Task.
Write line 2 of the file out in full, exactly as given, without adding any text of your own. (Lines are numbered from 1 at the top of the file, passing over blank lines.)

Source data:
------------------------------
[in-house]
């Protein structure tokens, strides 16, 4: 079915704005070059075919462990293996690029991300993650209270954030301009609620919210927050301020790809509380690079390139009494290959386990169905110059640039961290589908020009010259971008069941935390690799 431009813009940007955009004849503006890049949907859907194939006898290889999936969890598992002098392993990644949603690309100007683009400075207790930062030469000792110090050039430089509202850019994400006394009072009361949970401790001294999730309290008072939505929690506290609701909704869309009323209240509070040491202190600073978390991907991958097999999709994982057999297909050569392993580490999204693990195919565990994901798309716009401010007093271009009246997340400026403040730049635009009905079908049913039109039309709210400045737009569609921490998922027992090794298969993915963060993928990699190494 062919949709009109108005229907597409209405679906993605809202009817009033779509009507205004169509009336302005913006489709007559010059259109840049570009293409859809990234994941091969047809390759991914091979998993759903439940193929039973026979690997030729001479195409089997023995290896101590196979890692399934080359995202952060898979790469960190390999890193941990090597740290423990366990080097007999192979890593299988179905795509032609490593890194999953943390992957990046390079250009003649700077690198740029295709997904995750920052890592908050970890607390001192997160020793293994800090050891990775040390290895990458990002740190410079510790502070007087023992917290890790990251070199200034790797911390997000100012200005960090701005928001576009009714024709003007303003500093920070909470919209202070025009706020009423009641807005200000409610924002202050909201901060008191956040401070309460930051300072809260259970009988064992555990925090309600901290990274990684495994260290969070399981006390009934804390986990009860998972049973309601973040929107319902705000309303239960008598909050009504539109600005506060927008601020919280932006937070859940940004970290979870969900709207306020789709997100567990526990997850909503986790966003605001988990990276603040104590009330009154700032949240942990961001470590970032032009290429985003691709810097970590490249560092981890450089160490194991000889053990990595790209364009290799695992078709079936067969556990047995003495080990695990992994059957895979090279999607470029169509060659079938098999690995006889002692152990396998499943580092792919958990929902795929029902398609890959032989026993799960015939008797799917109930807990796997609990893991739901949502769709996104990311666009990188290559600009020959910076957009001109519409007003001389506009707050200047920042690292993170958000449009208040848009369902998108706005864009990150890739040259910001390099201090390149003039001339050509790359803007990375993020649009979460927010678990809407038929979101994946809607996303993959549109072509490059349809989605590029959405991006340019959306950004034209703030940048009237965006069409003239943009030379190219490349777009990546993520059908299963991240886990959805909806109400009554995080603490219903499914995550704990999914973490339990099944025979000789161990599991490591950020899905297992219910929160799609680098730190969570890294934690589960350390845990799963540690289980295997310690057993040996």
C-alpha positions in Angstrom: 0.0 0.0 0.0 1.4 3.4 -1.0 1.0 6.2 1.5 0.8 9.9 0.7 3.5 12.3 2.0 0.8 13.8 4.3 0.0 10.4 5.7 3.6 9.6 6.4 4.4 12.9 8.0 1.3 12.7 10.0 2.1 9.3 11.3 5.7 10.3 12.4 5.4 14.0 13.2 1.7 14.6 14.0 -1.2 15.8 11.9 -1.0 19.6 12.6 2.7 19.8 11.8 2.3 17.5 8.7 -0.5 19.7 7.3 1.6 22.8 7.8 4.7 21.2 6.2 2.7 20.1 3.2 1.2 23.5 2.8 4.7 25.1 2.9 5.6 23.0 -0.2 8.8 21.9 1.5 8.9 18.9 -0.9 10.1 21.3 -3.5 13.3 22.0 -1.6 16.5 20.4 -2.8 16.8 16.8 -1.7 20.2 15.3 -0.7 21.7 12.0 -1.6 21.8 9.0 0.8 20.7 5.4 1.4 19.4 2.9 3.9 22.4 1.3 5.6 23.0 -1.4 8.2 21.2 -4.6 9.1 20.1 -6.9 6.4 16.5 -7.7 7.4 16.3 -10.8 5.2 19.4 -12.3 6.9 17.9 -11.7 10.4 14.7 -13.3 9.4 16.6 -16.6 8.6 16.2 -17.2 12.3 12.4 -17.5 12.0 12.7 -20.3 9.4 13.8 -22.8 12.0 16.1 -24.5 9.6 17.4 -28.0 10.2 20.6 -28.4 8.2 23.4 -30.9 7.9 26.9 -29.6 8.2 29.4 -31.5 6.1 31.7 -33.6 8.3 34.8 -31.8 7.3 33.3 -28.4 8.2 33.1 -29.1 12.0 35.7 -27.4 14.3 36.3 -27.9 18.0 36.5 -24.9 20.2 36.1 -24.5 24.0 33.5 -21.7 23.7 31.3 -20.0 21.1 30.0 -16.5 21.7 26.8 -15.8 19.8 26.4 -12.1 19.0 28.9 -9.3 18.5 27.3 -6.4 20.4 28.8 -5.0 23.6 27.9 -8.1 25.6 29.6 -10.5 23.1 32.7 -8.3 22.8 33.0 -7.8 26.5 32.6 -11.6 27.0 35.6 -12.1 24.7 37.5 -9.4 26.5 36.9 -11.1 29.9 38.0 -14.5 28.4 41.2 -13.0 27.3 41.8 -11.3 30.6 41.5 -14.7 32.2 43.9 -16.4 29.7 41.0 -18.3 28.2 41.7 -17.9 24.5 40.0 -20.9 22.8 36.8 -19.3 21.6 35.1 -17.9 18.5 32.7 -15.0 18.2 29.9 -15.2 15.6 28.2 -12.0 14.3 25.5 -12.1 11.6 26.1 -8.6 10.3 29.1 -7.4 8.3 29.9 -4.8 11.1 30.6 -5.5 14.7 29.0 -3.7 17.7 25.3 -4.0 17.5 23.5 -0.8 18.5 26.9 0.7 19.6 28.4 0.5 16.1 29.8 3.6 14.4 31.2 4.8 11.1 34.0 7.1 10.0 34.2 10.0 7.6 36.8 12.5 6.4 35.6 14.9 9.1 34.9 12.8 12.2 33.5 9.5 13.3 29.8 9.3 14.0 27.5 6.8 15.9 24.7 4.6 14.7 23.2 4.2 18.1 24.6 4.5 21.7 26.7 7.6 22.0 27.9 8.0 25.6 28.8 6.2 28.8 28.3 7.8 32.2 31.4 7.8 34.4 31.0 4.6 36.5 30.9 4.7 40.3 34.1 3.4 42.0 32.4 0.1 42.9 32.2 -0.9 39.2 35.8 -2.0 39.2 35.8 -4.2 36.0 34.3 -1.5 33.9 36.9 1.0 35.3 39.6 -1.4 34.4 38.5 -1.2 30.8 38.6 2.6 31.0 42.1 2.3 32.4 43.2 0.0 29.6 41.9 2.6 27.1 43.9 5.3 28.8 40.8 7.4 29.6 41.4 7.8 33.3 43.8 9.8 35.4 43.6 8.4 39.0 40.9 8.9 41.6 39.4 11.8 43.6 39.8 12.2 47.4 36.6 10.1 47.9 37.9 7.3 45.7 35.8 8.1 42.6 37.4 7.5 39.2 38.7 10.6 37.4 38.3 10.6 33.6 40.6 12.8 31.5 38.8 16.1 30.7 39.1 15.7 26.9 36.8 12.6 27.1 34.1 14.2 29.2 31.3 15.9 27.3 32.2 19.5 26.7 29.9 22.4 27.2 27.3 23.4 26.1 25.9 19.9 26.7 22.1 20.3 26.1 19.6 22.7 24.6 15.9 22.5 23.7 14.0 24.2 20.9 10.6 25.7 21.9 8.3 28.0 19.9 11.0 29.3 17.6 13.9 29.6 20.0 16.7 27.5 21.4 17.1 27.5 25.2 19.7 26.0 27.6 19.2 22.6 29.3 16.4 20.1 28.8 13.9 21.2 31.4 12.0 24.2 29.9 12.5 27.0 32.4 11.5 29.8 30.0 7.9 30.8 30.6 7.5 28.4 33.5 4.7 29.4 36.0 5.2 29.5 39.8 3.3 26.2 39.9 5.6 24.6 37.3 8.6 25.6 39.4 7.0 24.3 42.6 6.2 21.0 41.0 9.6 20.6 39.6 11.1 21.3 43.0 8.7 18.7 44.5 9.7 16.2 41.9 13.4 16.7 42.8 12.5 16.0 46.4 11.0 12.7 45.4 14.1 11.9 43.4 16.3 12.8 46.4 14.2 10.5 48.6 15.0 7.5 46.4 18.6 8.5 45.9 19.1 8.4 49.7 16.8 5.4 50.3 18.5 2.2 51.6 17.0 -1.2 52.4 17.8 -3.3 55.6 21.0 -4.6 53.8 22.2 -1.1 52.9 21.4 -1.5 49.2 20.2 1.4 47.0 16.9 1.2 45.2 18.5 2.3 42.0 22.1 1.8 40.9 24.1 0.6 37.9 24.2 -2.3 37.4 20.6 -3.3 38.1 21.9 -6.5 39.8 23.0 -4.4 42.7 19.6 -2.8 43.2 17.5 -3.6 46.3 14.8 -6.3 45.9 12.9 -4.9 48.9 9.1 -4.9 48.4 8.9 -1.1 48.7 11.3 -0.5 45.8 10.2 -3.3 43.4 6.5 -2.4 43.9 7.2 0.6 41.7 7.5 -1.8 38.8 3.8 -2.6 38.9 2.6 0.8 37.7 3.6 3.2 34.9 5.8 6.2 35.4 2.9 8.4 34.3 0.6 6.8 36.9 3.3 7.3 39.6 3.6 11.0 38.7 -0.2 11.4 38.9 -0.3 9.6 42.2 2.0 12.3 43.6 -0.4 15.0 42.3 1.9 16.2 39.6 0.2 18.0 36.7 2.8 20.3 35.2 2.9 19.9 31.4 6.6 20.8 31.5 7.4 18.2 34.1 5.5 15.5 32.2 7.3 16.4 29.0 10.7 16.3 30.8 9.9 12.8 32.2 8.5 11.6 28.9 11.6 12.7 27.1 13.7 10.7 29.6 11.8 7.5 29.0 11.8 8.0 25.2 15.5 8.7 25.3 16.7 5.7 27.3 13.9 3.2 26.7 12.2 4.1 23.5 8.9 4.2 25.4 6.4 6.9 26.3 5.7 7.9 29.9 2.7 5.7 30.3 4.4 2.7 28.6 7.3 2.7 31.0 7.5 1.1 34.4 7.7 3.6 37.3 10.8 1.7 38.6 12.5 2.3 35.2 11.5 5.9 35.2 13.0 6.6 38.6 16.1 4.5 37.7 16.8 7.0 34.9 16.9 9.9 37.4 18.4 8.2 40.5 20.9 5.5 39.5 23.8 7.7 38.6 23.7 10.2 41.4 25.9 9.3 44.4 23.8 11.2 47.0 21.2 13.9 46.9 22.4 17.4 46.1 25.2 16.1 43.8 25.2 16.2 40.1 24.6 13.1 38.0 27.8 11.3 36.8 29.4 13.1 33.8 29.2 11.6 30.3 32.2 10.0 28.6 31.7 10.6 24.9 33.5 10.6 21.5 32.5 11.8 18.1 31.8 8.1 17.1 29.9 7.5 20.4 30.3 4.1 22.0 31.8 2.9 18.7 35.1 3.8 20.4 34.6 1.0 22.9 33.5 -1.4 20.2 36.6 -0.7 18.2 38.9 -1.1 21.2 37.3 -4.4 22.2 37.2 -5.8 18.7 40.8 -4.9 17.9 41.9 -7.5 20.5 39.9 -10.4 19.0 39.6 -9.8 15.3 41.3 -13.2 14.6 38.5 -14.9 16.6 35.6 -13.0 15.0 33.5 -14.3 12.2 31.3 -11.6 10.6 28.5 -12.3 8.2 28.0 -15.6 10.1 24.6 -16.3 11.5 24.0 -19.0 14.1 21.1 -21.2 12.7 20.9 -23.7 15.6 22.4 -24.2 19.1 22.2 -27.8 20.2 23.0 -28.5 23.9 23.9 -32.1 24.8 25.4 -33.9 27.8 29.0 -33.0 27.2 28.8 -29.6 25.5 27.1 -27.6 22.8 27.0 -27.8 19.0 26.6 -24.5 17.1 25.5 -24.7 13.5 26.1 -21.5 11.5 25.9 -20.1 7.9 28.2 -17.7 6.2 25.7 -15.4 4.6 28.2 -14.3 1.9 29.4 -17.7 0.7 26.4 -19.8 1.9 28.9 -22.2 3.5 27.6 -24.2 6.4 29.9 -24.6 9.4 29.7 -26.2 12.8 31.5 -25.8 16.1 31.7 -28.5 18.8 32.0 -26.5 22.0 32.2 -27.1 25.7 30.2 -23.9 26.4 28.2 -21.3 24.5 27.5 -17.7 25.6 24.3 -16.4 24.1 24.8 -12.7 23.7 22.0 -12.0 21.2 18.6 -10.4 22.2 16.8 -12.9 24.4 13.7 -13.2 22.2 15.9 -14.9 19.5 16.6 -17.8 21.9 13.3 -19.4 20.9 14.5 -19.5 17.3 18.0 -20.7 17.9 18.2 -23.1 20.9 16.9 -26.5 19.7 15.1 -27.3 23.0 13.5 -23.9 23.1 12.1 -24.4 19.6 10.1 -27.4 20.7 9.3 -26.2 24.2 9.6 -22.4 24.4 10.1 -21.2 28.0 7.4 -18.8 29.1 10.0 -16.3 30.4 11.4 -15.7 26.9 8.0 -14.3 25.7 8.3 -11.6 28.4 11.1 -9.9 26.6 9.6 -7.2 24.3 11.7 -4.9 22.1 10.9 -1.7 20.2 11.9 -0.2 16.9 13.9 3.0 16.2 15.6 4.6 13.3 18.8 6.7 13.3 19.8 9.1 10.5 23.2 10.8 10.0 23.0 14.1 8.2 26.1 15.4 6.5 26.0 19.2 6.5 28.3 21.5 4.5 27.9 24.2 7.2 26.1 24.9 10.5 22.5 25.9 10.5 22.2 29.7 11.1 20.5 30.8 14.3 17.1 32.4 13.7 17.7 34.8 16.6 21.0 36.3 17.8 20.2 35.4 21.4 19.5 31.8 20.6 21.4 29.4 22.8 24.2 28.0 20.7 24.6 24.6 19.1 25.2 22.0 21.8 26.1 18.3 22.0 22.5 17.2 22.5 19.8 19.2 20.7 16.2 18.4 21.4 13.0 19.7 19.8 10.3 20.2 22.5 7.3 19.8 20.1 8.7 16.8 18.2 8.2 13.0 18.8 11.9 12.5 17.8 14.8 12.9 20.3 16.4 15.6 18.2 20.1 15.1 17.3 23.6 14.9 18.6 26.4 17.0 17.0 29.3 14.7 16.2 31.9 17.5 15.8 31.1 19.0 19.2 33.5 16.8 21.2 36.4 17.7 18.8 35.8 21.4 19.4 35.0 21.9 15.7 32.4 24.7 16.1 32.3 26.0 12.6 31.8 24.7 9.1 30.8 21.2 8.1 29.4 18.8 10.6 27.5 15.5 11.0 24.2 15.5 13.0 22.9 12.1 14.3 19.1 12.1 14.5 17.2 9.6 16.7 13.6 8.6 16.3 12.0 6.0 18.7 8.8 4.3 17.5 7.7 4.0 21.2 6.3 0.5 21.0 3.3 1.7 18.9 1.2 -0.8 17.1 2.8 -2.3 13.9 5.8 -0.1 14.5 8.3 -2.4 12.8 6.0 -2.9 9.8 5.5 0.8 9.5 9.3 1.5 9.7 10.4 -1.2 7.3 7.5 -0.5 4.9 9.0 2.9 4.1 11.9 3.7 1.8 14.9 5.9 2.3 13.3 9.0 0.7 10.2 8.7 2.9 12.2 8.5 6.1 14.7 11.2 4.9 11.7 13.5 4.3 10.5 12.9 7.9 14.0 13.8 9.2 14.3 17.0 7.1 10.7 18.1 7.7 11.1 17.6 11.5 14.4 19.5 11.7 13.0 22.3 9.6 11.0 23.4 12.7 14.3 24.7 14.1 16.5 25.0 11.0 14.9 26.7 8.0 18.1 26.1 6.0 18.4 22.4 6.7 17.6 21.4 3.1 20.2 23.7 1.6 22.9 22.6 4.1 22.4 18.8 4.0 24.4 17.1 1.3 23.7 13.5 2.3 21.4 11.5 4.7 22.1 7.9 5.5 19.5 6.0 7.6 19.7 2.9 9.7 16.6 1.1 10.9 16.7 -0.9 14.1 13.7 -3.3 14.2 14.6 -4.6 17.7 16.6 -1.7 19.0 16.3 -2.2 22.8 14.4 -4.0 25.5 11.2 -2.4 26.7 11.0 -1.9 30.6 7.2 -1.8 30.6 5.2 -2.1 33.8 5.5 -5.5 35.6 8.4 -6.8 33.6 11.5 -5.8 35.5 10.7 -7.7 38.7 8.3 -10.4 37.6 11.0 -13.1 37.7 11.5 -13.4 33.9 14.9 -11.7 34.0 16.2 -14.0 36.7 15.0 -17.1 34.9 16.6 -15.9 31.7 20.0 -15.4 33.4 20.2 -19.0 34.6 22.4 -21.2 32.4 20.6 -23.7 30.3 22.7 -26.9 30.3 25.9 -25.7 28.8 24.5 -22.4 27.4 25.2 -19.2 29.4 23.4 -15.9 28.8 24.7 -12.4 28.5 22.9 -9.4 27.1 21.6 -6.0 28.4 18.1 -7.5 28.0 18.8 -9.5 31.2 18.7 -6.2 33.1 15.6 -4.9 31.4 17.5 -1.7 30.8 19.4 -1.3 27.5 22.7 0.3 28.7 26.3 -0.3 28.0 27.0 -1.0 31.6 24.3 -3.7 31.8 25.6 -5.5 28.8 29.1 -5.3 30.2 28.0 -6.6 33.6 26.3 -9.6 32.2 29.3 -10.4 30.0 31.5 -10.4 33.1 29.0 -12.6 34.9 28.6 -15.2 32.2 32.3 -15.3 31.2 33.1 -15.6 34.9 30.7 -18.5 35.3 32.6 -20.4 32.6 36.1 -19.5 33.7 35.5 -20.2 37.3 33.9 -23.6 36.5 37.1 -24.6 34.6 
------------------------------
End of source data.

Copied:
């Protein structure tokens, strides 16, 4: 079915704005070059075919462990293996690029991300993650209270954030301009609620919210927050301020790809509380690079390139009494290959386990169905110059640039961290589908020009010259971008069941935390690799 431009813009940007955009004849503006890049949907859907194939006898290889999936969890598992002098392993990644949603690309100007683009400075207790930062030469000792110090050039430089509202850019994400006394009072009361949970401790001294999730309290008072939505929690506290609701909704869309009323209240509070040491202190600073978390991907991958097999999709994982057999297909050569392993580490999204693990195919565990994901798309716009401010007093271009009246997340400026403040730049635009009905079908049913039109039309709210400045737009569609921490998922027992090794298969993915963060993928990699190494 062919949709009109108005229907597409209405679906993605809202009817009033779509009507205004169509009336302005913006489709007559010059259109840049570009293409859809990234994941091969047809390759991914091979998993759903439940193929039973026979690997030729001479195409089997023995290896101590196979890692399934080359995202952060898979790469960190390999890193941990090597740290423990366990080097007999192979890593299988179905795509032609490593890194999953943390992957990046390079250009003649700077690198740029295709997904995750920052890592908050970890607390001192997160020793293994800090050891990775040390290895990458990002740190410079510790502070007087023992917290890790990251070199200034790797911390997000100012200005960090701005928001576009009714024709003007303003500093920070909470919209202070025009706020009423009641807005200000409610924002202050909201901060008191956040401070309460930051300072809260259970009988064992555990925090309600901290990274990684495994260290969070399981006390009934804390986990009860998972049973309601973040929107319902705000309303239960008598909050009504539109600005506060927008601020919280932006937070859940940004970290979870969900709207306020789709997100567990526990997850909503986790966003605001988990990276603040104590009330009154700032949240942990961001470590970032032009290429985003691709810097970590490249560092981890450089160490194991000889053990990595790209364009290799695992078709079936067969556990047995003495080990695990992994059957895979090279999607470029169509060659079938098999690995006889002692152990396998499943580092792919958990929902795929029902398609890959032989026993799960015939008797799917109930807990796997609990893991739901949502769709996104990311666009990188290559600009020959910076957009001109519409007003001389506009707050200047920042690292993170958000449009208040848009369902998108706005864009990150890739040259910001390099201090390149003039001339050509790359803007990375993020649009979460927010678990809407038929979101994946809607996303993959549109072509490059349809989605590029959405991006340019959306950004034209703030940048009237965006069409003239943009030379190219490349777009990546993520059908299963991240886990959805909806109400009554995080603490219903499914995550704990999914973490339990099944025979000789161990599991490591950020899905297992219910929160799609680098730190969570890294934690589960350390845990799963540690289980295997310690057993040996």